So far in Spain, I am often asked, “So what do you do here while Brooks is at work?” Usually Brooks is translating that sentence for me, as almost everyone we’ve met speaks only Spanish. Of course, I would not expect anything different as I am the one living in a Spain, and should be able to communicate in their home language. However, this process of communicating in Spanish has been much more difficult than expected. Which leads to my first key event in my day.
My daily practices usually start with the app Duolingo. Similar to Rosetta Stone, I use this program because I can take it with me as I walk around Rivas, our town. Honestly, it takes less self-determination than my workbooks, and it is a good way to start the day. While helpful and easy, my Spanish practice on Duolingo is a slow uphill grind with cute clip art figures cheering me on along the way. I cannot tell you how many times I’ve made a typo and then needed to re-type words like “escribir” four more times before I could move on.
Fairly, Doulingo is a great program to practice daily for all levels. Brooks, with his more advanced Spanish still uses the app to practice from time to time. However, I knew I needed intentional Spanish practice with people that I felt comfortable enough to fail a million times over. Knowing the need for this additional practice, our wonderful Airbnb roomate Andrei took me to get signed up for classes at the equivalent of a community college in our town. The College is called CERPA (Center of Education and Resources for Adults) and they offer free language classes! It is only about a 6 minute bike ride, or 15 walk from our place and ultimately it is exactly what needed.
I have a 2 hour class on Tuesday nights, and a 1 hour class on Thursday nights. Except for the fact that I only understand about 20 percent of what the teacher says, it is a place where I am learning the most. I have to remember that it is a slow journey, but with daily practice and hard work the language will slowly stick.
I mentioned earlier that I like to use the Doulingo app while walking around our town of Rivas. I do a lot of walking here as it is the easiest way to get around. It is also a way to have built-in time to Spanish practice. I am usually walking to find a place to work on my writing “gigs.” This first month or so I’ve worked primarily from the house, but now I am finding it far better for me to find spot in the city to work. What’s great is that no matter where I am working, there is not a feeling of being rushed to move and give up my seat. In fact, it is a Spanish custom to sit down at a table and wait for a server to come to you. Sometimes you wait 10 minutes or more for someone to approach you. Then they will not return unless you flag them down, to inform them that you need something or would like the check. It took a while to get used to this way of waiting, but it is actually really nice when it comes to my work.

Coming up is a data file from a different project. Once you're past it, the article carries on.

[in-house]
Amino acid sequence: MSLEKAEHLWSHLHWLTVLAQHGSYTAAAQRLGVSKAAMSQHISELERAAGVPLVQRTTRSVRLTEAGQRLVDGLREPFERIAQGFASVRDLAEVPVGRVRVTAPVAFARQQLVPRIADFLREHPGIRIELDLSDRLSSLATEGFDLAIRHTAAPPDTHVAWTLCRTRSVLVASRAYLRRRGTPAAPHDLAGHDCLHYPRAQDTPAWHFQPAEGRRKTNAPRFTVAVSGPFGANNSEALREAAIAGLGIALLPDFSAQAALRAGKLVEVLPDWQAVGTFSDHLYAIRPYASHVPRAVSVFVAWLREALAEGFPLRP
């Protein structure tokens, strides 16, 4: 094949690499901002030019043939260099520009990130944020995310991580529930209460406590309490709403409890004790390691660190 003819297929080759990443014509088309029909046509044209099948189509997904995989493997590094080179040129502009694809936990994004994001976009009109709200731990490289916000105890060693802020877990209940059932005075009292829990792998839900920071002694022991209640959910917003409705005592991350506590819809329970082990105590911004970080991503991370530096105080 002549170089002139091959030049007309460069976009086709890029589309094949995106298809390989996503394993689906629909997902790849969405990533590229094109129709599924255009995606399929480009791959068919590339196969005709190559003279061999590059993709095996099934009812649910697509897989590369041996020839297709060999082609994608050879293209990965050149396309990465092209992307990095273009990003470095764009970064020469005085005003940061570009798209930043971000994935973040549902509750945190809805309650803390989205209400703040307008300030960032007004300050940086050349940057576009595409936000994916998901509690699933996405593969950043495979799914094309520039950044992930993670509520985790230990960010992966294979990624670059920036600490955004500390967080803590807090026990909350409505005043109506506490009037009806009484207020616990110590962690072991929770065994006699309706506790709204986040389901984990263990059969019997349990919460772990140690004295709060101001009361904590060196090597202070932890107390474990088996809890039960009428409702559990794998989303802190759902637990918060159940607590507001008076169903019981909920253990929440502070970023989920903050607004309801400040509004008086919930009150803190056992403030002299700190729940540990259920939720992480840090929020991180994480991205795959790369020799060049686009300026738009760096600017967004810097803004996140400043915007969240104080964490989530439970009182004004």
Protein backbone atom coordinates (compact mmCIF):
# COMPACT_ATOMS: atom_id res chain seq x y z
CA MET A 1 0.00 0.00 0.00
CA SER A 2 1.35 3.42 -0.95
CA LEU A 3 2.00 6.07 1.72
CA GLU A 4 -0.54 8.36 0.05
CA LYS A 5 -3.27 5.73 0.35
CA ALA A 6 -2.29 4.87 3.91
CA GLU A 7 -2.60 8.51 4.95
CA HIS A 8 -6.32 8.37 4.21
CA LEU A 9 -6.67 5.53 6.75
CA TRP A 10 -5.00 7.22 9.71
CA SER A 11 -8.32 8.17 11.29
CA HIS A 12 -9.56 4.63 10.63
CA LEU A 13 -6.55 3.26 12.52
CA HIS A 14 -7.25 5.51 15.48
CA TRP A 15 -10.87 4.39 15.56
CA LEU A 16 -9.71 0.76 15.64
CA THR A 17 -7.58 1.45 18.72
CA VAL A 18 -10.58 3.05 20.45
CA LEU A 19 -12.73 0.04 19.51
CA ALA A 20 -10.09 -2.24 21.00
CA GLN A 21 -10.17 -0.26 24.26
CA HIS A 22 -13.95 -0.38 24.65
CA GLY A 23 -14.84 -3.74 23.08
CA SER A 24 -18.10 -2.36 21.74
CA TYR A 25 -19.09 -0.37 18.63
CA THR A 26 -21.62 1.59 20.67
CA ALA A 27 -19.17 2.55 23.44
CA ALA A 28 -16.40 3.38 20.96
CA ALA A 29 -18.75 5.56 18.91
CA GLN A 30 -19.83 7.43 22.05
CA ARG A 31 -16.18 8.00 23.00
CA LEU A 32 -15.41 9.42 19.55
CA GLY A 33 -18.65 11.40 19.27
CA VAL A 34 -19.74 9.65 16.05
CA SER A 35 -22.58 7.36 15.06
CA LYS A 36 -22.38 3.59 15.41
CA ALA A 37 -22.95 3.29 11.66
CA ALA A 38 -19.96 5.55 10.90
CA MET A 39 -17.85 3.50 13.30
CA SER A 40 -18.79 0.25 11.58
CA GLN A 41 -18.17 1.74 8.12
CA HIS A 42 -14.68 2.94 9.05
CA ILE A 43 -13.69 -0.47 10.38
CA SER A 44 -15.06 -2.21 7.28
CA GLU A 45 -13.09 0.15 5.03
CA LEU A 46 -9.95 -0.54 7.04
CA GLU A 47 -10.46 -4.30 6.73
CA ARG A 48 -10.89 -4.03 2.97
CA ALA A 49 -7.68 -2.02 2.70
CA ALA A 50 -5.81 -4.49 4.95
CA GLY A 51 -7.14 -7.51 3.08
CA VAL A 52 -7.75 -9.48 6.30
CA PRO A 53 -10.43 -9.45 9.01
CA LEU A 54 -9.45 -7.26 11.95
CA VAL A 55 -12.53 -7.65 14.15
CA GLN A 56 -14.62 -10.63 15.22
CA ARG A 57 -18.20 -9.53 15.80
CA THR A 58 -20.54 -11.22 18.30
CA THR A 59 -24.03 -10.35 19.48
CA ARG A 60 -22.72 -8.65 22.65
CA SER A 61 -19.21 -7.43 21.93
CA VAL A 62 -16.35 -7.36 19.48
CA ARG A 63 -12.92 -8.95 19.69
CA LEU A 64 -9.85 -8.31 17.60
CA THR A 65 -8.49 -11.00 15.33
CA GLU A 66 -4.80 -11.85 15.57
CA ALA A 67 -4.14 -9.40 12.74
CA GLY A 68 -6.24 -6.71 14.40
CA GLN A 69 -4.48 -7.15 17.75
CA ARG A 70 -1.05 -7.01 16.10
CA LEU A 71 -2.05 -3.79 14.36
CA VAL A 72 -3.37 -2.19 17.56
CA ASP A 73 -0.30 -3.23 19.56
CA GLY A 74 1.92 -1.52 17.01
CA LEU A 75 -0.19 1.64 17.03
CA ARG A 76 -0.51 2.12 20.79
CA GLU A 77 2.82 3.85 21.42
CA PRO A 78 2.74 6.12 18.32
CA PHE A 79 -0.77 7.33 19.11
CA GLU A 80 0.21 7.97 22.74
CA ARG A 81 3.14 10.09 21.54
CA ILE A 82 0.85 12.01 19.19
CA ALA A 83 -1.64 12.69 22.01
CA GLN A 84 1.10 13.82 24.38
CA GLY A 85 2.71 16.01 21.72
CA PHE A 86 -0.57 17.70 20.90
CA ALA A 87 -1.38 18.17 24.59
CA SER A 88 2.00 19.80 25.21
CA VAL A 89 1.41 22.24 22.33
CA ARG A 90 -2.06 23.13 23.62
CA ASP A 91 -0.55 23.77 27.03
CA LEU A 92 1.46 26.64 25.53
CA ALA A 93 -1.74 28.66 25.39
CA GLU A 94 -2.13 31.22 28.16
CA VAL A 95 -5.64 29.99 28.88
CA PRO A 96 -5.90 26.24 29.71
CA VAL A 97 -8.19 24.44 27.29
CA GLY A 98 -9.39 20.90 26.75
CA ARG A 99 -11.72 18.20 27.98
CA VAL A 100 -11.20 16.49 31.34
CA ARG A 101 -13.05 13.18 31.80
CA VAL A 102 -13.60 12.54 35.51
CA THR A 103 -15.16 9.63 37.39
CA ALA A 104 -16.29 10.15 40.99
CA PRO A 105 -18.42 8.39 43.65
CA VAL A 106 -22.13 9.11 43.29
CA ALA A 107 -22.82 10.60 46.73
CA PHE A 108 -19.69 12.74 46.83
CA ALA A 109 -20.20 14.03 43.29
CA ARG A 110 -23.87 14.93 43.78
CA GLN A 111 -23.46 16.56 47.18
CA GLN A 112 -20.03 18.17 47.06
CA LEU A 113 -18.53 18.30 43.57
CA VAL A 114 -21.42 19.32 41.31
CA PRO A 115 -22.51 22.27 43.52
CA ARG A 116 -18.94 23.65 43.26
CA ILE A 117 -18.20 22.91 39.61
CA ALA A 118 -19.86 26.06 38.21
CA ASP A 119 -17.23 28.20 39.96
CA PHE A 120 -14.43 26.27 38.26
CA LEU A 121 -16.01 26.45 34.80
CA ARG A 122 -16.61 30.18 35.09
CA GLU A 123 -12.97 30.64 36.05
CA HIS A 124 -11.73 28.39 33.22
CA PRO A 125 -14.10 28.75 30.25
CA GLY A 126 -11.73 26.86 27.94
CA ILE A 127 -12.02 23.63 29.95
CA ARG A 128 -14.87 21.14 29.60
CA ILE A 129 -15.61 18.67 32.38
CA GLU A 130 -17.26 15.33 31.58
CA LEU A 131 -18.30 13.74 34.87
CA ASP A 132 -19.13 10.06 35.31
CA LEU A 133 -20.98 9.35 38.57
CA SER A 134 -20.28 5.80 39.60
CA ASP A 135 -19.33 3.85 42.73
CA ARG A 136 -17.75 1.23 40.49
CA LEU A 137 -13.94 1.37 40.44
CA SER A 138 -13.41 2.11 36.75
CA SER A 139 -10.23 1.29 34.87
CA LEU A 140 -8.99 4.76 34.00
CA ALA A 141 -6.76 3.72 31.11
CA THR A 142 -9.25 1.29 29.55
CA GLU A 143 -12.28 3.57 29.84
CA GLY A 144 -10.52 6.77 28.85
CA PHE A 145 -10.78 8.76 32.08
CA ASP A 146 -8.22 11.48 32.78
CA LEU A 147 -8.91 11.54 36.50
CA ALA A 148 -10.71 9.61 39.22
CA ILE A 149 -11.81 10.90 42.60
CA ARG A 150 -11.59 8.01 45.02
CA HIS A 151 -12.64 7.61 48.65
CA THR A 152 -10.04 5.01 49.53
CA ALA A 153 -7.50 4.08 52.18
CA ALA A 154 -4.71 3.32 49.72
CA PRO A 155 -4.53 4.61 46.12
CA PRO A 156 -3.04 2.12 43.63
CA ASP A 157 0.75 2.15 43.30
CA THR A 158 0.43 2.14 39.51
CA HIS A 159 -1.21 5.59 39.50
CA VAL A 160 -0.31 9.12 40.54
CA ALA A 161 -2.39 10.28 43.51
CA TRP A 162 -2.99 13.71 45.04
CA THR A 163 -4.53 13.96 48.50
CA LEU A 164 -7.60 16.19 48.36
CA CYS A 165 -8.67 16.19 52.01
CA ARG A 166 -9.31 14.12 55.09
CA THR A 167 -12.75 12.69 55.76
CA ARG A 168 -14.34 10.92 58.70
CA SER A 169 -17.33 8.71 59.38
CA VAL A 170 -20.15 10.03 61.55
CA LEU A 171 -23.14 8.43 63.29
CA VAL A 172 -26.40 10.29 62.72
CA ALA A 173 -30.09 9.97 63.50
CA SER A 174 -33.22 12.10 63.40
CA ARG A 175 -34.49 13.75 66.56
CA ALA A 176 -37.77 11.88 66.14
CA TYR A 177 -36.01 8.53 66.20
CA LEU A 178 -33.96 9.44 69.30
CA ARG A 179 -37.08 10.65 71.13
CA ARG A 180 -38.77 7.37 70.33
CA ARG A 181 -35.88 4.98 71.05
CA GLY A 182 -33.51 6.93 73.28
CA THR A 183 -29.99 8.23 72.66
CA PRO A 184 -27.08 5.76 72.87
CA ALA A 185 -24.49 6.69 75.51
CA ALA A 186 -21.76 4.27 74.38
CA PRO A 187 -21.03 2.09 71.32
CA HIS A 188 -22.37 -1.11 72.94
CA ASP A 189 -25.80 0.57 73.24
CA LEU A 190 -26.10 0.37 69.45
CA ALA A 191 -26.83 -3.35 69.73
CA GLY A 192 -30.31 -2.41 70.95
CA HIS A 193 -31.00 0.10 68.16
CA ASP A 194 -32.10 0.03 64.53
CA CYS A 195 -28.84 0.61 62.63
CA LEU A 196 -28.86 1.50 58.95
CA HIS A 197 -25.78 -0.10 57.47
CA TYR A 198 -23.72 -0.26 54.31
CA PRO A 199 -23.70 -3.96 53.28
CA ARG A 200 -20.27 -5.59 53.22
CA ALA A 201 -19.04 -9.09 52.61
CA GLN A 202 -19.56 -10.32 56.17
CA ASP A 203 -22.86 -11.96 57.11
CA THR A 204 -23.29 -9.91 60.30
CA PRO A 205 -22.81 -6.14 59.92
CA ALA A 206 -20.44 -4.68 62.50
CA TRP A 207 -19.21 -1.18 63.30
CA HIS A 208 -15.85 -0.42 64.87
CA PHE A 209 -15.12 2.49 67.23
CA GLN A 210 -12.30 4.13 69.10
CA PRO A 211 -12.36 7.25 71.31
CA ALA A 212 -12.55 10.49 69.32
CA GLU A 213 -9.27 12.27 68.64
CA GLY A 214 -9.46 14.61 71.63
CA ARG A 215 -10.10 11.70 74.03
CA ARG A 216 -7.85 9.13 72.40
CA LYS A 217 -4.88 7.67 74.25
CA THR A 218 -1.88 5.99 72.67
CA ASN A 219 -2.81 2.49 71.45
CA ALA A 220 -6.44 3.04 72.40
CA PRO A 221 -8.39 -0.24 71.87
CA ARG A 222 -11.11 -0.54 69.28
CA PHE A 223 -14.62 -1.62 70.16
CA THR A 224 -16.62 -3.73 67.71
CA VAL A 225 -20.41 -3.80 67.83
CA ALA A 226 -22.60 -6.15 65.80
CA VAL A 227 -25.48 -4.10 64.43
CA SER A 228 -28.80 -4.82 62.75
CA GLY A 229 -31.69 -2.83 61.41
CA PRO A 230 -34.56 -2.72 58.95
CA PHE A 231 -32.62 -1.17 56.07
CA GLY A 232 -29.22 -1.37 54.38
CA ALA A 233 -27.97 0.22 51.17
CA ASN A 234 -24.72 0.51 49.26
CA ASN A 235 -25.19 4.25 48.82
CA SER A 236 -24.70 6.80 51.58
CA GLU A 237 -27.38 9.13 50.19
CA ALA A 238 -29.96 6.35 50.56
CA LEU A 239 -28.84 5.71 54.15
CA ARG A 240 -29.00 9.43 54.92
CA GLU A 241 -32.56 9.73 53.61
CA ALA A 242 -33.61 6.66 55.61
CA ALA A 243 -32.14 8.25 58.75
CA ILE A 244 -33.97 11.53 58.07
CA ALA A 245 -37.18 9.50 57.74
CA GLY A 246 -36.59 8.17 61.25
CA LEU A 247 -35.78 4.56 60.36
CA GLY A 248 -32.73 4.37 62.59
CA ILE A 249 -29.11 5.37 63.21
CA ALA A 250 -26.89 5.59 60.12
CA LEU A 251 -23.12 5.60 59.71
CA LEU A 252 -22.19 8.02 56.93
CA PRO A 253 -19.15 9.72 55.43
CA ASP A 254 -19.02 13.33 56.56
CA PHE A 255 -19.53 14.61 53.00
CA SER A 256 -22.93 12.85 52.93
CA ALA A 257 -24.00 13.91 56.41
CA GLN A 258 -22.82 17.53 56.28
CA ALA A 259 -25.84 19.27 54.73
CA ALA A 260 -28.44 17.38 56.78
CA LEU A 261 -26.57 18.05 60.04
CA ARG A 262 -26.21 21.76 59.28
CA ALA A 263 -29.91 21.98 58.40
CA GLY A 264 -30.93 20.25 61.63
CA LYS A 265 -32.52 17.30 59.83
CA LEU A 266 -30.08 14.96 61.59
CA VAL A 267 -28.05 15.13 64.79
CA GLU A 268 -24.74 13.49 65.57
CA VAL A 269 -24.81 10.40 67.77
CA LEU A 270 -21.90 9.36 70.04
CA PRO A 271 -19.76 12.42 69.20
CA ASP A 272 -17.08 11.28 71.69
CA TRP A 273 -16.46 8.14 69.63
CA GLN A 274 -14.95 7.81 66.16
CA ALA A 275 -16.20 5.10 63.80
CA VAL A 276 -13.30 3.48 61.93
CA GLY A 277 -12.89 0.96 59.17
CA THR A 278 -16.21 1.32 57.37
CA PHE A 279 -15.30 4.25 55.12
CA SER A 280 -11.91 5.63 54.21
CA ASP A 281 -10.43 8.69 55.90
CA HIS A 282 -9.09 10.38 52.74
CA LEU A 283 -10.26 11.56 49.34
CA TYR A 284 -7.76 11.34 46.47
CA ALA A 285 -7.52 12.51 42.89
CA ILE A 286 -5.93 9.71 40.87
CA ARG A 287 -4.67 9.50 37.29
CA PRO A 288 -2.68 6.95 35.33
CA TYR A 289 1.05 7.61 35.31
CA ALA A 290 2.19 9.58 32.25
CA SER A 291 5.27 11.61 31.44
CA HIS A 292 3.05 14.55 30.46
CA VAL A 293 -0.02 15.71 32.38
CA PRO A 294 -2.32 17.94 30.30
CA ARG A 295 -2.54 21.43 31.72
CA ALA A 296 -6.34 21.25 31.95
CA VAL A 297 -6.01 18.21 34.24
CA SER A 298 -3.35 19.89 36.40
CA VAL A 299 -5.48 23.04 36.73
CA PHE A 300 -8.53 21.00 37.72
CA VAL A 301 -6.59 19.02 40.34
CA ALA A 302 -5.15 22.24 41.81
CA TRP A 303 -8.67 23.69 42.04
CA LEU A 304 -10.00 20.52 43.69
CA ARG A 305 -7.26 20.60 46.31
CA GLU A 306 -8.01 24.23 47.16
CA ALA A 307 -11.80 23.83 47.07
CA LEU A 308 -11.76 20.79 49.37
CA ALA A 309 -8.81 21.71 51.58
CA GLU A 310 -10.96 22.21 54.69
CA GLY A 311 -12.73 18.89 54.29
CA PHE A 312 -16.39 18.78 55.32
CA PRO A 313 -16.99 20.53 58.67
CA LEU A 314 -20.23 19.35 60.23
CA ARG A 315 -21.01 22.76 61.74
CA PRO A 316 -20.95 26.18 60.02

WEE FEE Por Favor
Due to the type of visa I revived, I cannot work a normal job in Spain. Instead I found work online though a website called Fiverr. My friend Bre introduced me to Fiverr and she shares her experiences working abroad on her blog. Bre has been instrumental in helping me in this process of living in a different country and finding work online. While Fiverr has its pros and cons, it has been a great way to connect with people and discover new opportunities.
The majority of my work comes from business owners who contact me to write for their website or blog. This gives me the chance to research and write about many of different subjects. From outdoor gear to leggings, I’ve written mainly informative articles that website owners place on their blogs.
More often than not, I go to a restaurant or café to work. I usually need to ask for the wifi, or as they pronounce it here, the WEE FEE. If they cafe’s staff tells me the wifi password in Spanish, it is difficult to understand. After asking three times I resort to having them write it down, or resort to doing as much as I can without the WEE FEE.
Writing as my day job is actually a of dream come true for me, and I am living it up while I can!
Brooks explains more of the evening routine that we have in his article “Day in the Life of,” but our evenings are honestly all over the place. If we have opportunities to check out new events or areas, we will. If someone invites us somewhere, we’ll usually go. While we want to have a routine, it is more important for us to experience all we can here this year.
More to Come!
Speaking of activities, we have many to share from just our first month here. Follow us here for additional blog posts on some of the events we had the chance to experience in Spain.